The Toyota Tundra earned a "poor" grade from an American highway safety regulator, causing the consumer recommendation rating for the pickup truck to drop.

In its latest round of crash tests, the Insurance Institute for Highway Safety (IIHS) gave the Toyota pickup the lowest possible rating out of the 11 mid-size and full-size trucks it reviewed.

Safety Of Pickup Trucks

To test the highway safety of pickups, the IIHS put four compacts and seven full-sized trucks through a crash test that simulates when a vehicle's front corner hits a stationary object or another car. The relatively new test involved having the vehicles run at 40 mph.

Of all the pickup trucks that were tested, Nissan Titan, the Ram 1500 and the Ford F-150 each received a "good" rating, while the Honda Ridgeline had an "acceptable" grade from the IIHS.

The GMC Sierra and the Chevy Silverado 1500 were both given "marginal" rating for its passenger protection following the crash tests.

Dan Flores, a representative for General Motors (GM) reaffirms the American automaker's commitment to improve the safety of its vehicles. He said GM designs its cars to keep passengers safe from a broad range of collisions such as front, offset, angle, side and rear impacts.

Meanwhile, a Toyota spokesperson told CNBC that the company's main priority is the safety and reliability of its cars.

"We'll continue to look for ways to improve in an effort to exceed customers' expectations — particularly in new testing such as IIHS' passenger-side front small overlap (tests) for pickup trucks," the spokesperson said.

The IIHS said that pickup trucks generally have a problem with keeping their passengers safe from front-end collisions. This could be caused by a lack of emphasis on front-seat passenger protection found in older pickup designs.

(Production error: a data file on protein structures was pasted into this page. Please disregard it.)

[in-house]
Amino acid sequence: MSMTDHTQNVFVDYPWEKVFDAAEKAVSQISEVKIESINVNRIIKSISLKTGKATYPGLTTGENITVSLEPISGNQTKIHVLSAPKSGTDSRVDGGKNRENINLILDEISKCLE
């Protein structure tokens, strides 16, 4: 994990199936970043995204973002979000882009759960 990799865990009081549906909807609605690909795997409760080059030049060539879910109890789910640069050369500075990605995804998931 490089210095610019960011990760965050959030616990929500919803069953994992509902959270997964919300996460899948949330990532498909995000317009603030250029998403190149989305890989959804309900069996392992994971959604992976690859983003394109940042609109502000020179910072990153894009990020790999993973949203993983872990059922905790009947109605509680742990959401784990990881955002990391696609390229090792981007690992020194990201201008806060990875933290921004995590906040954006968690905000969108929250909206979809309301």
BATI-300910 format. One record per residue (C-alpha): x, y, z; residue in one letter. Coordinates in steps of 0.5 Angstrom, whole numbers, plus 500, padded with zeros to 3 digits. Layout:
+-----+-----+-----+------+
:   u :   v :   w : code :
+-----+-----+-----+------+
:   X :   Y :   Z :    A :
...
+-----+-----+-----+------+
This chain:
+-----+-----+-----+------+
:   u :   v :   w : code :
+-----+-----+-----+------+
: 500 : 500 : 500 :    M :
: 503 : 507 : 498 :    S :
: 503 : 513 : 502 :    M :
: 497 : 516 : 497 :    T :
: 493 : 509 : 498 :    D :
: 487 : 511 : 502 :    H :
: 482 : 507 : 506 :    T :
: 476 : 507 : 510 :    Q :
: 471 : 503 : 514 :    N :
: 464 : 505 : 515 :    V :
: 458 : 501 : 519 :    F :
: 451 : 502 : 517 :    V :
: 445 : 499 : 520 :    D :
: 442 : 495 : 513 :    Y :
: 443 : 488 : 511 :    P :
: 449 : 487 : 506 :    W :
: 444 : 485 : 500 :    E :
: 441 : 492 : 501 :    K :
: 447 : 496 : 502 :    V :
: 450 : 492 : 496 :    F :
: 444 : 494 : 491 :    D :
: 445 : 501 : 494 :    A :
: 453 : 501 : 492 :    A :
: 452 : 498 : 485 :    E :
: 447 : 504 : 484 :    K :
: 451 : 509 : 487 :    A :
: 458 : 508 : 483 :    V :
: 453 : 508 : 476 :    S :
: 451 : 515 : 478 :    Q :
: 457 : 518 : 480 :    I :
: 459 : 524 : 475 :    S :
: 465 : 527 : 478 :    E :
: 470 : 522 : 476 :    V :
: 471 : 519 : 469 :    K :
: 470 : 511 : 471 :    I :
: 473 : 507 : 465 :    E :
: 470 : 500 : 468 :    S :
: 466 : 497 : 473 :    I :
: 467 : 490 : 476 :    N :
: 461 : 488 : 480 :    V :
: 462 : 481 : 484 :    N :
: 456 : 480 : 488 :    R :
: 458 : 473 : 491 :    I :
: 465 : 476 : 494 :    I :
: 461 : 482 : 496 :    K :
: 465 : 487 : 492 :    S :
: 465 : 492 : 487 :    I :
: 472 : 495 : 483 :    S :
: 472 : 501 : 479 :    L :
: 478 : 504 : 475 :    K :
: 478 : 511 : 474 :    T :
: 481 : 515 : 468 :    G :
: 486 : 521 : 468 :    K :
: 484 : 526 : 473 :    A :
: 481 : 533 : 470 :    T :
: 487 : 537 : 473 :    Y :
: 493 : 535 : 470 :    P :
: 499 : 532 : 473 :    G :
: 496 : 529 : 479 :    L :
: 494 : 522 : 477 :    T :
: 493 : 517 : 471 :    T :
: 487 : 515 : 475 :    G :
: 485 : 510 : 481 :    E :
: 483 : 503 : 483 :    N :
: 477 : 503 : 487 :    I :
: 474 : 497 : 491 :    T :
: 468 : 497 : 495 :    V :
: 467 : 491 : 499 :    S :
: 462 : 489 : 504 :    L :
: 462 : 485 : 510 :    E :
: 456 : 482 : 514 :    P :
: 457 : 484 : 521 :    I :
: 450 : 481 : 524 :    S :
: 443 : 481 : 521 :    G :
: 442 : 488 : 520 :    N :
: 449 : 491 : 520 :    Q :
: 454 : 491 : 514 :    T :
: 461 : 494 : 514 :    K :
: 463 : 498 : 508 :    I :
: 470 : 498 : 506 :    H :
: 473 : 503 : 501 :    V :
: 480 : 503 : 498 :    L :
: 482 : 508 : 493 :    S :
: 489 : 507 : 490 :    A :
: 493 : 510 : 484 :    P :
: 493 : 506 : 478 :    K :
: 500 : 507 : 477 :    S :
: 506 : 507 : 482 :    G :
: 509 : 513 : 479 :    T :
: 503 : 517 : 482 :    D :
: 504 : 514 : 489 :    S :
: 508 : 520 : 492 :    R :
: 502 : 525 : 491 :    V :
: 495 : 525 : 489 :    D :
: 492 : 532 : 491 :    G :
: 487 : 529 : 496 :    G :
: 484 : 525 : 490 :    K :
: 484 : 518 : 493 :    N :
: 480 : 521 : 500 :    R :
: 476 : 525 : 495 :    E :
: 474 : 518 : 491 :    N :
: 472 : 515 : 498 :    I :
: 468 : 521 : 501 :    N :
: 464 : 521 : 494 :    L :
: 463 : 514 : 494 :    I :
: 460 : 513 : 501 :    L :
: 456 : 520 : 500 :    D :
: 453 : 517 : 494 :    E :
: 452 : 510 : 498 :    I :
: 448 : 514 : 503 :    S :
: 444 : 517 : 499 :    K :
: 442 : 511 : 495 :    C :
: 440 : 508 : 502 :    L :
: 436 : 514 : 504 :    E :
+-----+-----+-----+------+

The regulator believes that if these vehicles were to be redesigned, they will likely include better protection for passengers sitting at front.

The new IIHS crash test is expected to impact how consumers buy pickup trucks.

Consumer Reports Rating

The Toyota Tundra's poor performance at the IIHS testings has caused its Consumer Reports (CR) score to drop below the recommendation threshold.

On the other hand, the Ford F-150 is the only full-size pickup that received the consumer website's approval.

Jennifer Stockburger from CR's Auto Test Center explains the importance of getting high marks in such vehicle tests.

"Pickup trucks are becoming increasingly popular for hauling families as well as cargo," Stockburger said. "That means assessments like this one — that look at passenger safety as well as driver safety — are just as important for pickups as they are for cars and SUVs."

CR scores are used to determine whether a vehicle is fit for consumer use. It factors in the results of various crash tests conducted by the National Highway Traffic Safety Administration and the IIHS for its overall grading.

CR also considers the vehicles' safety systems, their road-test scores, and the results of website's exclusive Auto Surveys, where car owners are asked about how satisfied they are with the car they bought.

Vehicles that notch high CR Overall Scores are given a solid recommendation by Consumer Reports.

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